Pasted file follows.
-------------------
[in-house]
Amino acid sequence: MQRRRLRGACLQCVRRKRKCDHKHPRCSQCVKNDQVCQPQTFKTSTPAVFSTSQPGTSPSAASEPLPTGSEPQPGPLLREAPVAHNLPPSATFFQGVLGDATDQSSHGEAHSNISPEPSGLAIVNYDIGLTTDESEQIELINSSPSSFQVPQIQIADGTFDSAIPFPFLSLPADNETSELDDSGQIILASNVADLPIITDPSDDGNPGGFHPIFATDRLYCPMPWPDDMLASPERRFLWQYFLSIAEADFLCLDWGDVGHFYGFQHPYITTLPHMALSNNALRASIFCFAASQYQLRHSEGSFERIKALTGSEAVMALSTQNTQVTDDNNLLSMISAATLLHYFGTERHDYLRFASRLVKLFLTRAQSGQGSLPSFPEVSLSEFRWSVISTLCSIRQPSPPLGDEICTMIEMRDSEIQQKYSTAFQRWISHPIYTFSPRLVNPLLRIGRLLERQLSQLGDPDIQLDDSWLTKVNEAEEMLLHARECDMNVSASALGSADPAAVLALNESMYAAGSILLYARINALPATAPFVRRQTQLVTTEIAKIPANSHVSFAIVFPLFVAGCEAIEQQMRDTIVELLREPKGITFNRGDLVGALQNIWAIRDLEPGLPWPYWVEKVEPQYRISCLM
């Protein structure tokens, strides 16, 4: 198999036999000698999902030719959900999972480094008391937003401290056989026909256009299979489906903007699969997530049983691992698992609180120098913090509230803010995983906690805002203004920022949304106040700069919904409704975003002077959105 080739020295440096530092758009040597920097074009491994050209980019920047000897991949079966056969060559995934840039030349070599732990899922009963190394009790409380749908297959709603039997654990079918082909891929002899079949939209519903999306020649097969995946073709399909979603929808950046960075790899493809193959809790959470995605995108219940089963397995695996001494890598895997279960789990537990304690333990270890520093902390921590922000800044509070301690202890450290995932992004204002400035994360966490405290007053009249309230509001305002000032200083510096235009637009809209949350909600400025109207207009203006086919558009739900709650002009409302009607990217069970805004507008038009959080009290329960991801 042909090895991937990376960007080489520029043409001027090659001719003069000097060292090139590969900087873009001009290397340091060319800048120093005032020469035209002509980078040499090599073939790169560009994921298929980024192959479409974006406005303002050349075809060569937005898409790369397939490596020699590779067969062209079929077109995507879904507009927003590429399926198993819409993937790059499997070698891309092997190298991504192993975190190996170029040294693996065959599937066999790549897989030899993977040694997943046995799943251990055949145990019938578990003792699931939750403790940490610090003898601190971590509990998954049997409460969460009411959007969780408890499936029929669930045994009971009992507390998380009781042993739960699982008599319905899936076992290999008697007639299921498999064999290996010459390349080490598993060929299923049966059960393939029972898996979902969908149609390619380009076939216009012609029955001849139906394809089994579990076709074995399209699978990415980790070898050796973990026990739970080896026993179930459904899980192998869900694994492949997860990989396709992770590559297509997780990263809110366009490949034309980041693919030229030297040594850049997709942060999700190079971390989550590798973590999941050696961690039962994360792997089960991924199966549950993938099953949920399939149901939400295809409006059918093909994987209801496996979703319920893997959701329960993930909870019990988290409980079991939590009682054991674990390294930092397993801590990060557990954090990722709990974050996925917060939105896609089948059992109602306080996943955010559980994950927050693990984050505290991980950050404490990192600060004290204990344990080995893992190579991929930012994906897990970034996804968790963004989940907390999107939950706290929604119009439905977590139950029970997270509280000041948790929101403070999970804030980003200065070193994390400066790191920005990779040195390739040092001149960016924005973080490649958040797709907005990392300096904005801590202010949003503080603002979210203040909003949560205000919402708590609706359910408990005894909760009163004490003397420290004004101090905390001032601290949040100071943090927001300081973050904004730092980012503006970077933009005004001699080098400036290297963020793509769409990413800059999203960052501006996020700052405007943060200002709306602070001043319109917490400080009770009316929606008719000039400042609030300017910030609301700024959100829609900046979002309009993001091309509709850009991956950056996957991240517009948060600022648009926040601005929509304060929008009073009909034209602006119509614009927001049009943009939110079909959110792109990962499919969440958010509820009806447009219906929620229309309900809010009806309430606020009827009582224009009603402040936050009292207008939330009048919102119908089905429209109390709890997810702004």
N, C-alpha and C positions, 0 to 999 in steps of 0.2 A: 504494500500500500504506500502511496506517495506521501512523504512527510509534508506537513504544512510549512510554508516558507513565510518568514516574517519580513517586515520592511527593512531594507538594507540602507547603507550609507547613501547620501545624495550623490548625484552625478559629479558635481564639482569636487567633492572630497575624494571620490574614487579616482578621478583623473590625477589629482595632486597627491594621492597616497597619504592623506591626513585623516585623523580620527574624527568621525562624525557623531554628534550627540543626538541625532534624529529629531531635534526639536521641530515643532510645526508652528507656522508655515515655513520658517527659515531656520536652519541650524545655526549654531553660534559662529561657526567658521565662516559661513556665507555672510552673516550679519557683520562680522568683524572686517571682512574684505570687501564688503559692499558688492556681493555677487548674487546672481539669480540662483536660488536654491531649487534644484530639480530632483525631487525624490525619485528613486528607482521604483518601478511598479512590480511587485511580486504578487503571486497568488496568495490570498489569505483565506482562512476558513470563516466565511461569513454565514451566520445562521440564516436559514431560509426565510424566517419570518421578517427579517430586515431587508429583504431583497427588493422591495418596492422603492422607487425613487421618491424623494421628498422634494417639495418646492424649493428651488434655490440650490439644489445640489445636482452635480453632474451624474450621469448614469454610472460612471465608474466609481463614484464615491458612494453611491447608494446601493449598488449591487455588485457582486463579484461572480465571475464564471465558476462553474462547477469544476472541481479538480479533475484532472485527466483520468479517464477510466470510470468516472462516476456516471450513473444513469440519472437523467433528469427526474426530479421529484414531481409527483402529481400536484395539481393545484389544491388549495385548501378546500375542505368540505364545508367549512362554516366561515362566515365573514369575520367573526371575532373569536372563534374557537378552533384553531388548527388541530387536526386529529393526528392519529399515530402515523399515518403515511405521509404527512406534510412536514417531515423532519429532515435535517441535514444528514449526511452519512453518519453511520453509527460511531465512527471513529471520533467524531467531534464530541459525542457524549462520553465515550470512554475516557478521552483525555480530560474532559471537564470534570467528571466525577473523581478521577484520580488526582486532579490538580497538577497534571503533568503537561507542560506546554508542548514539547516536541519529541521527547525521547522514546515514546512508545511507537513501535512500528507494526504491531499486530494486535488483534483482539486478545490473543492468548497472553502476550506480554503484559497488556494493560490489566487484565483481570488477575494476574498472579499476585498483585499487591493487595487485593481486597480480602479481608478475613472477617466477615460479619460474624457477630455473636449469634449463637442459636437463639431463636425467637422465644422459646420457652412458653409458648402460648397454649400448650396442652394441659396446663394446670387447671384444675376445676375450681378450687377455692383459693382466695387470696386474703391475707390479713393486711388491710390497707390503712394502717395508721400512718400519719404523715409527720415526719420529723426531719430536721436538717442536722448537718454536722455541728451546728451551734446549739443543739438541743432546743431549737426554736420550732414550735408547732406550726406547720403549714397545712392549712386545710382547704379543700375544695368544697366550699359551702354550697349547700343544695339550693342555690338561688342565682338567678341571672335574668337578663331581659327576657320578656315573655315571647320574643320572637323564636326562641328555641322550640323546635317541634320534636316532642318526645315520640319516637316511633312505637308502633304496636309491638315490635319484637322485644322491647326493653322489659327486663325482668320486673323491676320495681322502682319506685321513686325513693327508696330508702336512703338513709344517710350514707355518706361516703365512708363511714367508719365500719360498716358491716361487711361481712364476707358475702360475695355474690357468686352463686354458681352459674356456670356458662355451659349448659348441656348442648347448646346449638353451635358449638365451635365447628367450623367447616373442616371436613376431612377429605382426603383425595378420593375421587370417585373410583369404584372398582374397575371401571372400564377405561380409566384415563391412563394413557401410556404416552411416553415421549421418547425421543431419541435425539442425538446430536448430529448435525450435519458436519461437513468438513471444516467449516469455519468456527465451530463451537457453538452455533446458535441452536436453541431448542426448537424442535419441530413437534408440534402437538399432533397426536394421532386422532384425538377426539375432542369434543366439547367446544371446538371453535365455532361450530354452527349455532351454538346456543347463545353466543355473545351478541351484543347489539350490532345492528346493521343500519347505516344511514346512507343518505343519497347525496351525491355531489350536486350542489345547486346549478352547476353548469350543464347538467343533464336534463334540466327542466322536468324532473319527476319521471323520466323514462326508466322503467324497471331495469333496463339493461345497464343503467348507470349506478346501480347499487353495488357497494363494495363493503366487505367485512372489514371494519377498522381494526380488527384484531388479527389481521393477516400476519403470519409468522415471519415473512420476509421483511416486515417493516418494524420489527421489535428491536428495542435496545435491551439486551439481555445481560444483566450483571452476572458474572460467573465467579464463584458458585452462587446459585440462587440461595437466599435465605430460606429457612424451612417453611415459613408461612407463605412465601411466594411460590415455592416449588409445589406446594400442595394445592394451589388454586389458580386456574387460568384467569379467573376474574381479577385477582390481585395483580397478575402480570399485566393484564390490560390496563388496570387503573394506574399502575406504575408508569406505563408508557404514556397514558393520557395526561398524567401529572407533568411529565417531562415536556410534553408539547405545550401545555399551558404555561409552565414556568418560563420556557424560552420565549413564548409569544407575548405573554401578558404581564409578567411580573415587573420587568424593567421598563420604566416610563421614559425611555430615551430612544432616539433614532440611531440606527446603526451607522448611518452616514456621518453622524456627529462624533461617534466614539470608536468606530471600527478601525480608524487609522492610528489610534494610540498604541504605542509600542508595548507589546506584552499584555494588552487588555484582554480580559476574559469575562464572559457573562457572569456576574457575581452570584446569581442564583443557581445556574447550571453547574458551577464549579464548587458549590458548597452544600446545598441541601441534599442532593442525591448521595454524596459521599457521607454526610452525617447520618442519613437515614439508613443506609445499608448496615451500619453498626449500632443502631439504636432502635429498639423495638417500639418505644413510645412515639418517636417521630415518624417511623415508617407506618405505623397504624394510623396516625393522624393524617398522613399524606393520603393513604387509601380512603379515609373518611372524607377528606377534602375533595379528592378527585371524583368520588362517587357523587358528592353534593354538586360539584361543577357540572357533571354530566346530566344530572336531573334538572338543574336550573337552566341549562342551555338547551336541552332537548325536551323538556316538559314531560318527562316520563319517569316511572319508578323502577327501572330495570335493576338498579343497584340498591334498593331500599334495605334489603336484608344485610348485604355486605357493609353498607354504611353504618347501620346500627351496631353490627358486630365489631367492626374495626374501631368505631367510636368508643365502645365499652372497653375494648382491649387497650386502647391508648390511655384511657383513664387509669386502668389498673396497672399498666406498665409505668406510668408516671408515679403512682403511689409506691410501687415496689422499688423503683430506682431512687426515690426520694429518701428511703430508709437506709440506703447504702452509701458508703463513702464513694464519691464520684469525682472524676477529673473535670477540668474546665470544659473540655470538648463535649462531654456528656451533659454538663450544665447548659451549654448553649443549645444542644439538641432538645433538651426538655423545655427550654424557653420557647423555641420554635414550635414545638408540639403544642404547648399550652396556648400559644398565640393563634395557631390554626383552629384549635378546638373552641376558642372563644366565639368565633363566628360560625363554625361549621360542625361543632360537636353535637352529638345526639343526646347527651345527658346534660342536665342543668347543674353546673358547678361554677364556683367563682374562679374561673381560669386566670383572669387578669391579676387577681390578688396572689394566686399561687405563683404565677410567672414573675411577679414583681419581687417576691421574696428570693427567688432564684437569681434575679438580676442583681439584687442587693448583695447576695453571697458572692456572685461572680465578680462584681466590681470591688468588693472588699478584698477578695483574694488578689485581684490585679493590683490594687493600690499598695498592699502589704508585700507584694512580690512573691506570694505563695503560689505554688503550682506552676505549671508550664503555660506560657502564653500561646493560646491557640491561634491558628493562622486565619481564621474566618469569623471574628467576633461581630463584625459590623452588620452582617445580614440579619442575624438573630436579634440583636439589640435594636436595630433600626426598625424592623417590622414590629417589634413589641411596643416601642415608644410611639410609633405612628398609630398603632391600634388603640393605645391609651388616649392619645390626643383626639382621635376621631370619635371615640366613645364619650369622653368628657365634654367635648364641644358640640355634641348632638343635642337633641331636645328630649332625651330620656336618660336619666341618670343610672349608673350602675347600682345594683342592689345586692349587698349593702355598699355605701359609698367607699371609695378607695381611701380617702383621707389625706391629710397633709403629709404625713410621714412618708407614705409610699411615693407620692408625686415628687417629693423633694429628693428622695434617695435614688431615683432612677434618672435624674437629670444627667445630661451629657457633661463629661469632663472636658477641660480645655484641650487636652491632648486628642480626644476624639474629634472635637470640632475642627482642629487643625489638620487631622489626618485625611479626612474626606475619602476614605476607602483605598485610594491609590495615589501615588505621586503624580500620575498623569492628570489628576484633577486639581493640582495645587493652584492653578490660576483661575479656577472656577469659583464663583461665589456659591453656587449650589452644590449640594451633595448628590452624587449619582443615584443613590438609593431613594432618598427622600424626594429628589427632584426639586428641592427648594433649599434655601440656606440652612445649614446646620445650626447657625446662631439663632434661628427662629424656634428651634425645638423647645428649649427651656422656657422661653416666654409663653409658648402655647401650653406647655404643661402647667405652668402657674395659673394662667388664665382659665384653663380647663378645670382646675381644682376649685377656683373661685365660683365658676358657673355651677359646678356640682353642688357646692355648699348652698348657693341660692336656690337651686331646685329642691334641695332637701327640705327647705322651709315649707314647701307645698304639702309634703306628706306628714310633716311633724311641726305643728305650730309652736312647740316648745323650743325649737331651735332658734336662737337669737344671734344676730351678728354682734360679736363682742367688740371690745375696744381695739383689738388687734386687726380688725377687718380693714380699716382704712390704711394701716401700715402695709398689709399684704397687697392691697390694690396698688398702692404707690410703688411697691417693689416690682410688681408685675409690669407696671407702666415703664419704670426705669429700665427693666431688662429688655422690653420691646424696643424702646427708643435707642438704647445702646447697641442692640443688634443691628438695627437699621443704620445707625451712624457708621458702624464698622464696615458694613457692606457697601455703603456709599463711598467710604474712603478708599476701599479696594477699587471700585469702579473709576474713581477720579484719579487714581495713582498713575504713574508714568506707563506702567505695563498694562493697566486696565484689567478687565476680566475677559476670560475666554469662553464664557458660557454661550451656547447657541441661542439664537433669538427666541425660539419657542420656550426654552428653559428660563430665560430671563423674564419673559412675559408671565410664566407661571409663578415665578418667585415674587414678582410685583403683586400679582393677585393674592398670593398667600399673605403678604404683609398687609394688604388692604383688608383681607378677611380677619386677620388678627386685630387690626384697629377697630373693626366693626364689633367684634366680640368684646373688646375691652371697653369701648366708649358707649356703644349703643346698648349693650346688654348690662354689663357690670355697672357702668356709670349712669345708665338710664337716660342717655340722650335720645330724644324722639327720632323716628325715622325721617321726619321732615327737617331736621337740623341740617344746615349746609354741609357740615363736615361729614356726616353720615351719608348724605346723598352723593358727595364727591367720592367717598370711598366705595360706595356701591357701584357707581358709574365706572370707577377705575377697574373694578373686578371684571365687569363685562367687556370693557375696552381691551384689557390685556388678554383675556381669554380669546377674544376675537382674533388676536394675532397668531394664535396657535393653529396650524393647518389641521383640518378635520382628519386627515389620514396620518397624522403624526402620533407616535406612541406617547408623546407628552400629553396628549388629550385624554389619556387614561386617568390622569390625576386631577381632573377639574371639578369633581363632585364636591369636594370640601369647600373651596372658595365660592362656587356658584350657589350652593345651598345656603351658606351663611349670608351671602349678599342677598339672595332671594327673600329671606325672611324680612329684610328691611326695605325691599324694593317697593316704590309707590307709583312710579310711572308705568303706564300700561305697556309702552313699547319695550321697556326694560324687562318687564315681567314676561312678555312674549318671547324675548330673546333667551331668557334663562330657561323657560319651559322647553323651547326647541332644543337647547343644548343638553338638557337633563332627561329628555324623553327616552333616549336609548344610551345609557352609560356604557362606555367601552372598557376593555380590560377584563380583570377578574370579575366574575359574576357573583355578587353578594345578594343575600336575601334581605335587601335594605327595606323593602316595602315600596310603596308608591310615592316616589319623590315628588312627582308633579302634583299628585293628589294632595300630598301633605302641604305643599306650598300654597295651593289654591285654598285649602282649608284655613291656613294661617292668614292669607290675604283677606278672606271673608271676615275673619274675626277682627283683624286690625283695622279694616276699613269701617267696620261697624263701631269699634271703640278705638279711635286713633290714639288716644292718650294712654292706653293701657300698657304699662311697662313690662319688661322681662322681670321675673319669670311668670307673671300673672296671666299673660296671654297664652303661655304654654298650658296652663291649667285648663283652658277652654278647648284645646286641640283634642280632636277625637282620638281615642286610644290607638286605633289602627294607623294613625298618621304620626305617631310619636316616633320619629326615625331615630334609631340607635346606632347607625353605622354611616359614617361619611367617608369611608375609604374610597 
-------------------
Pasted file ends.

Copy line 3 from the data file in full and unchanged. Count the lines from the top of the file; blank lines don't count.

């Protein structure tokens, strides 16, 4: 198999036999000698999902030719959900999972480094008391937003401290056989026909256009299979489906903007699969997530049983691992698992609180120098913090509230803010995983906690805002203004920022949304106040700069919904409704975003002077959105 080739020295440096530092758009040597920097074009491994050209980019920047000897991949079966056969060559995934840039030349070599732990899922009963190394009790409380749908297959709603039997654990079918082909891929002899079949939209519903999306020649097969995946073709399909979603929808950046960075790899493809193959809790959470995605995108219940089963397995695996001494890598895997279960789990537990304690333990270890520093902390921590922000800044509070301690202890450290995932992004204002400035994360966490405290007053009249309230509001305002000032200083510096235009637009809209949350909600400025109207207009203006086919558009739900709650002009409302009607990217069970805004507008038009959080009290329960991801 042909090895991937990376960007080489520029043409001027090659001719003069000097060292090139590969900087873009001009290397340091060319800048120093005032020469035209002509980078040499090599073939790169560009994921298929980024192959479409974006406005303002050349075809060569937005898409790369397939490596020699590779067969062209079929077109995507879904507009927003590429399926198993819409993937790059499997070698891309092997190298991504192993975190190996170029040294693996065959599937066999790549897989030899993977040694997943046995799943251990055949145990019938578990003792699931939750403790940490610090003898601190971590509990998954049997409460969460009411959007969780408890499936029929669930045994009971009992507390998380009781042993739960699982008599319905899936076992290999008697007639299921498999064999290996010459390349080490598993060929299923049966059960393939029972898996979902969908149609390619380009076939216009012609029955001849139906394809089994579990076709074995399209699978990415980790070898050796973990026990739970080896026993179930459904899980192998869900694994492949997860990989396709992770590559297509997780990263809110366009490949034309980041693919030229030297040594850049997709942060999700190079971390989550590798973590999941050696961690039962994360792997089960991924199966549950993938099953949920399939149901939400295809409006059918093909994987209801496996979703319920893997959701329960993930909870019990988290409980079991939590009682054991674990390294930092397993801590990060557990954090990722709990974050996925917060939105896609089948059992109602306080996943955010559980994950927050693990984050505290991980950050404490990192600060004290204990344990080995893992190579991929930012994906897990970034996804968790963004989940907390999107939950706290929604119009439905977590139950029970997270509280000041948790929101403070999970804030980003200065070193994390400066790191920005990779040195390739040092001149960016924005973080490649958040797709907005990392300096904005801590202010949003503080603002979210203040909003949560205000919402708590609706359910408990005894909760009163004490003397420290004004101090905390001032601290949040100071943090927001300081973050904004730092980012503006970077933009005004001699080098400036290297963020793509769409990413800059999203960052501006996020700052405007943060200002709306602070001043319109917490400080009770009316929606008719000039400042609030300017910030609301700024959100829609900046979002309009993001091309509709850009991956950056996957991240517009948060600022648009926040601005929509304060929008009073009909034209602006119509614009927001049009943009939110079909959110792109990962499919969440958010509820009806447009219906929620229309309900809010009806309430606020009827009582224009009603402040936050009292207008939330009048919102119908089905429209109390709890997810702004």